Math D.4.3 Read and interpret measuring
instruments, (e.g., rulers, clocks, thermometers)
J. Tell time in daily living activities
Time
10.a. Understand or have an awareness of time:
• school day
• individual schedule
• day/night
• morning, afternoon, night
10.b Identify parts of clock
10.c. Discriminate between hour and minute hands
10.d. Count to 60 both by 1’s and 5’s
10.e. Tell time on:
• hour
• half hour
• quarter hour
• five minute intervals
10.f. Tell time using a clock (digital and/or analog), watch,
etc.
10.g. Plan ahead for time needed to complete activities
10.h. Use time skills in real life situations
(See Appendix D. for sequential skills in this
area.)
12
Performance Standard:
Math A.4.2 Communicate mathematical ideas in a
variety of ways, including words, numbers, symbols,
pictures, graphs, tables, diagrams, and models
Math A.4.3 Connect mathematical learning with other
subjects, personal experiences, current events, and
personal interest and:
1. See relationships between various kinds of
problems and actual events
2. Use mathematics as a way to understand other
areas of the curriculum (e.g., measurement in
science, map skills in social studies)
Sample Alternate
Performance
Indicators:
K. Demonstrate calendar skills
L. Use numerals in ordinal
positions
Instructional Tools:
Calendar
11.a. State the day of the week
11.b. State the month of the year
11.c. State the current year
11.d. Recognize numerals 1-31
11.e. Point to days of the week
11.f. State the days of the week in order
11.g. Recognize days of the weekend
11.h. Explain meaning of terms: yesterday, today, tomorrow,
next week, etc.
11.i. State holidays specific to each month
11.j. Identify equivalent calendar units:
• 7 days equal 1 week
• 30/31 days equal 1 month
• 12 months equal 1 year
• 365 days equal 1 year
11.k. Read a calendar to determine:
• number of days in a given month
• day of the week when given a specific date
• future dates when given a specific holiday,
birthday, etc., e.g., “What is the date of Easter this
year?”
• time duration in number of days when given
beginning and ending dates
• time duration in weeks given beginning and
ending dates
• state the date in acceptable sequence, e.g.,
“Today is Wednesday, March 7, 2010.”
11.l. Write date on papers, assignments, etc.
11.m. Use calendar skills in real life situations
-
calendars
school calendar of events
timeline charts for yesterday, today,
tomorrow, days, months, etc.
daily planners
Ordinals
st
nd
rd
12.a. Understand the order concepts 1 , 2 , 3 , etc.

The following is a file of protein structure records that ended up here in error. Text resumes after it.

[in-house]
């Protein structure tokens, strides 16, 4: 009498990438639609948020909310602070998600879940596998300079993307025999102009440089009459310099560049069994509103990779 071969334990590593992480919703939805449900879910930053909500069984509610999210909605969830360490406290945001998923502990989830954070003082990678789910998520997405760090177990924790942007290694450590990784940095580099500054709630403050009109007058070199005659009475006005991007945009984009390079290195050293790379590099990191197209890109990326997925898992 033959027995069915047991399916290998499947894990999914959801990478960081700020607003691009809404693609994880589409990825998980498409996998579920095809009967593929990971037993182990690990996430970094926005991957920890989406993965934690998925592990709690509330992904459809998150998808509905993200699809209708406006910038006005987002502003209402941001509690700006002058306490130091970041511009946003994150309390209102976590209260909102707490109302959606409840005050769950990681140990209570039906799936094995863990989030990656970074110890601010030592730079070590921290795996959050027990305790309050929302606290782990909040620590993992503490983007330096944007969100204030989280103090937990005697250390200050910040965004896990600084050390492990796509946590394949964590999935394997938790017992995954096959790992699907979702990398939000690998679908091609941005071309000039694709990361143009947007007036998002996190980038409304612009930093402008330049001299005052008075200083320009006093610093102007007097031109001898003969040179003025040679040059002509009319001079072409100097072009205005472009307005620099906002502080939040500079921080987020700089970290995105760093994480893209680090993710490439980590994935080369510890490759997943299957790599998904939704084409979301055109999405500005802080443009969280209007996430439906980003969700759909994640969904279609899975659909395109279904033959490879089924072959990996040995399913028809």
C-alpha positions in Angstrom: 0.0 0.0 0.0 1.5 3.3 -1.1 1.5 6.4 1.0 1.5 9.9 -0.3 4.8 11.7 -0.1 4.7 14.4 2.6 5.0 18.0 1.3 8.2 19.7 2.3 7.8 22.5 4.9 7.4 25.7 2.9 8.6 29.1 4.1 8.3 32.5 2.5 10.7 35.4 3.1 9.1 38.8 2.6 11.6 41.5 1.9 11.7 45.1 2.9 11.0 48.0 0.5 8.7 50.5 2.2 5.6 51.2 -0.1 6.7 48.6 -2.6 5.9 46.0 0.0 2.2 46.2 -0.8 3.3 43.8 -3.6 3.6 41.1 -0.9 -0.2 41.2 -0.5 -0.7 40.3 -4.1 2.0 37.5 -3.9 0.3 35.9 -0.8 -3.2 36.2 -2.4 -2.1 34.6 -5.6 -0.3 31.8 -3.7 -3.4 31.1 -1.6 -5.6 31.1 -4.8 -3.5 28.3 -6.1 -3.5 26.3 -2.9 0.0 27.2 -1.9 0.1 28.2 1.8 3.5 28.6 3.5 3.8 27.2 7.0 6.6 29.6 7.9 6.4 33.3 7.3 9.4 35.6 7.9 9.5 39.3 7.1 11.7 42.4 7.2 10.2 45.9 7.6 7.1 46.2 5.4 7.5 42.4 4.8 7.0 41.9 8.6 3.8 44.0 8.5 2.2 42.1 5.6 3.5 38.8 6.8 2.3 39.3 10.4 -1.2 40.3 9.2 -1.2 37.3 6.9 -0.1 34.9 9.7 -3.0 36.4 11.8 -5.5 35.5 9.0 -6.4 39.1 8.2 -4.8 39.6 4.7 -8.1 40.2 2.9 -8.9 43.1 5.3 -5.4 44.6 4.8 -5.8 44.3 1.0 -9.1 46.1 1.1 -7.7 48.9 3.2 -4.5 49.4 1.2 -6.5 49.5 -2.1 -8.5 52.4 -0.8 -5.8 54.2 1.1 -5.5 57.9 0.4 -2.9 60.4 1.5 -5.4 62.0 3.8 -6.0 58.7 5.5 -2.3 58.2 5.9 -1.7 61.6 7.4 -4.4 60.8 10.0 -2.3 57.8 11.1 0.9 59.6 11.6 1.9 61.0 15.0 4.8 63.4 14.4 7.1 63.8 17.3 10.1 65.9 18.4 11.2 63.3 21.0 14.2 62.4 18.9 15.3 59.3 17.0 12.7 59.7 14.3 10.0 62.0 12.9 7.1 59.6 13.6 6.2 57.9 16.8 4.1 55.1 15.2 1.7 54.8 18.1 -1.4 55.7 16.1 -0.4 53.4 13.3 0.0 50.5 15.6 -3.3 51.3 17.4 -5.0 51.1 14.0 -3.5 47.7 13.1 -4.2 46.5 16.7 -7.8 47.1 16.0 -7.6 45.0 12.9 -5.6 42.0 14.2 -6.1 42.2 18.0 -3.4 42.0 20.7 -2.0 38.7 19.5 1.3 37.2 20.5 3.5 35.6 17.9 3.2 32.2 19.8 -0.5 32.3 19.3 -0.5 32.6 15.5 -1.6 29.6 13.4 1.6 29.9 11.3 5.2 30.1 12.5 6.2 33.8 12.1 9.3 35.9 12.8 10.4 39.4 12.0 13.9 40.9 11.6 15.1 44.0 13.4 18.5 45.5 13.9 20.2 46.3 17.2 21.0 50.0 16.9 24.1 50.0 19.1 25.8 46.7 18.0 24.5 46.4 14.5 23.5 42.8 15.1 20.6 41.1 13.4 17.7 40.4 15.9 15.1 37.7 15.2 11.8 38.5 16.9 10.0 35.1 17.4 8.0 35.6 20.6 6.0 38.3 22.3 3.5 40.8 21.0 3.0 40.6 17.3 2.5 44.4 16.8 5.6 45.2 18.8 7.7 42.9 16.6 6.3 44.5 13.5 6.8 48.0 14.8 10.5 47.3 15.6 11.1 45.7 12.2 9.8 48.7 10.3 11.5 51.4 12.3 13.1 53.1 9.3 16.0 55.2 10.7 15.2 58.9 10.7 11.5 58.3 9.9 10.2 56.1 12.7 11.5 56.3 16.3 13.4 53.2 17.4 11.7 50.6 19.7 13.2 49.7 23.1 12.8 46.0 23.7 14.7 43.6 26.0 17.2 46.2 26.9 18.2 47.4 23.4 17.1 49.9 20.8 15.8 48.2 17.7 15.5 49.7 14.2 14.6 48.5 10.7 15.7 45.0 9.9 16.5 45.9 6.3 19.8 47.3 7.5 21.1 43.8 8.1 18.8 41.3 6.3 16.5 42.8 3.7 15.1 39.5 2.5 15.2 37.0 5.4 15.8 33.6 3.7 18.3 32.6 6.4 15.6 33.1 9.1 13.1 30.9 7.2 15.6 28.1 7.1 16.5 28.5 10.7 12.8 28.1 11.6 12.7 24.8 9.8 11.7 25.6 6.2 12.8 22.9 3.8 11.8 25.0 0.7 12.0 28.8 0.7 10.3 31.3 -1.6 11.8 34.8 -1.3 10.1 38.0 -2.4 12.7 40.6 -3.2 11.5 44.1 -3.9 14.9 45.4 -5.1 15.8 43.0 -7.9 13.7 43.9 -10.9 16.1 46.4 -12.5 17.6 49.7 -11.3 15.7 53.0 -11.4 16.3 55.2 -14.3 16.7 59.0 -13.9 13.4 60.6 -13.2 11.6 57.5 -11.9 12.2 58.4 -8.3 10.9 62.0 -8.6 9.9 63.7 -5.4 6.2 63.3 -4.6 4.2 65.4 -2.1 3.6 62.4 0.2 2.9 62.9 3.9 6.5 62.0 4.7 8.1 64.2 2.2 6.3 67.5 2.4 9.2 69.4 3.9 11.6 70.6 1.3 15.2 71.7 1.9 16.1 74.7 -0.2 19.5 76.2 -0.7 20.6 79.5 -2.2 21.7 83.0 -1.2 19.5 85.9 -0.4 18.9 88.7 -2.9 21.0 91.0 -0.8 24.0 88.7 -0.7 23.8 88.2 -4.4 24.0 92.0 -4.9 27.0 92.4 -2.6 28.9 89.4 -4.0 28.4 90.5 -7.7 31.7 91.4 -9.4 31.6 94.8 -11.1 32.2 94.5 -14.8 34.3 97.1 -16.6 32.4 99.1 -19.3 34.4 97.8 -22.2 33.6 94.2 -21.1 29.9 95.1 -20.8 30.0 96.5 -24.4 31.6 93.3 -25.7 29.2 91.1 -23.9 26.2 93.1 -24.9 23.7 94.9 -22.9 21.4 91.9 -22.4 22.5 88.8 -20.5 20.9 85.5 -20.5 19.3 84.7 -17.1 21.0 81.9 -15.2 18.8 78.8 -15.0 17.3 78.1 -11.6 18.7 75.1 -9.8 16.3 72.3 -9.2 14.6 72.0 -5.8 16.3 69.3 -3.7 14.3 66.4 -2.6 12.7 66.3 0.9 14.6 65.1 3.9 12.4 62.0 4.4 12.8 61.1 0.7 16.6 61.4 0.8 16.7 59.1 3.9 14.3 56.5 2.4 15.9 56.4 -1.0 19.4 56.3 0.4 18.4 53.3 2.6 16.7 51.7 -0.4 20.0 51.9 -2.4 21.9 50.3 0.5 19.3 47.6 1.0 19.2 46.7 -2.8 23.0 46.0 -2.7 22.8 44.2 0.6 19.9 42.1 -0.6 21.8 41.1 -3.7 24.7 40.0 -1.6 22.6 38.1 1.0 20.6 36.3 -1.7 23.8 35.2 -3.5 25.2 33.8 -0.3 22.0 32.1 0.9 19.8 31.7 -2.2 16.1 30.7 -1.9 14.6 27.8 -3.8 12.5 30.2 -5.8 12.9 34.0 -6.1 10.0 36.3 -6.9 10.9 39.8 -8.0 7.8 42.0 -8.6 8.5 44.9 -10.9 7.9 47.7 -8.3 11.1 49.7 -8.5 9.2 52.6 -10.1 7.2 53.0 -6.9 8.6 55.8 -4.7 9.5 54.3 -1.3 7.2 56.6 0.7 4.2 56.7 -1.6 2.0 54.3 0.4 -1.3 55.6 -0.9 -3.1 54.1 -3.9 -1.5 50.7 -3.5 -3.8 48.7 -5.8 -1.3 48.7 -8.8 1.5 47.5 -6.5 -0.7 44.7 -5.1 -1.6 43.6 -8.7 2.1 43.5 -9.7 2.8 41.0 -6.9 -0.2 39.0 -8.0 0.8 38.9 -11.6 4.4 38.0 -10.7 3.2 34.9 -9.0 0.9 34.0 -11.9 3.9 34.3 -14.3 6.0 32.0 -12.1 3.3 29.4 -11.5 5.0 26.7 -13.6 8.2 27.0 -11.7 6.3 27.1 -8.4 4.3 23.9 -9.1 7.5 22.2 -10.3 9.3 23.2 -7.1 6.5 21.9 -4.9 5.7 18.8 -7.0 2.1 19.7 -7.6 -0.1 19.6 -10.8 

12.b. Understand the concepts of first, middle and last
12.c. Demonstrate understanding of ordinals by identifying
ordinal position in a group
-
manipulatives
music activities
number lines
visual aids
lining up in class
calendar
recipes
sequencing activities
13
Performance Standard:
Math D.4.3 Read and interpret measuring
instruments, (e.g., rulers, clocks, thermometers)
Sample Alternate
Performance
Indicators:
M. Integrate measurement
concepts into real life
Measurement
13.a. Recognize various tools for measurement: ruler,
yardstick, measuring spoon, measuring cup, scale
and thermometer
. 13.b. Perform linear measurement to the 1 in., ½ in., ¼ in.,
foot and yard
13.c. Perform quantitative measurement using drop/pinch,
teaspoon, tablespoon, cup, pint, quart, liter and gallon
13.d. Perform fractional measurement to ¼, 1/3, ½, 2/3,
and ¾ quantity as related to a whole
th
th
13.e. Perform linear measurement to the 1/8 , and 1/16
of an inch
13.f. Perform weight measurements using ounces and
pounds
13.g. Order a given measuring task from smallest to largest
13.h. Read temperature on a thermometer
Instructional Tools:
-
rulers, tape measure, yard stick
measuring utensils
fraction manipulatives
recipes
worksheet, workbook
story problems
craft & sewing projects
field trips to grocery store, hardware
store to notice various containers &
measurements
measuring breakfast and lunch
portions, amounts
meter sticks
thermometer
oven dial
football game
ruler
tape measure
height & weight charts
pound, ounce, amount, per serving in
a candy bag
woodworking
14
Wisconsin Content Standard for Language Arts: Students in Wisconsin will read and respond to a wide range of writing to build an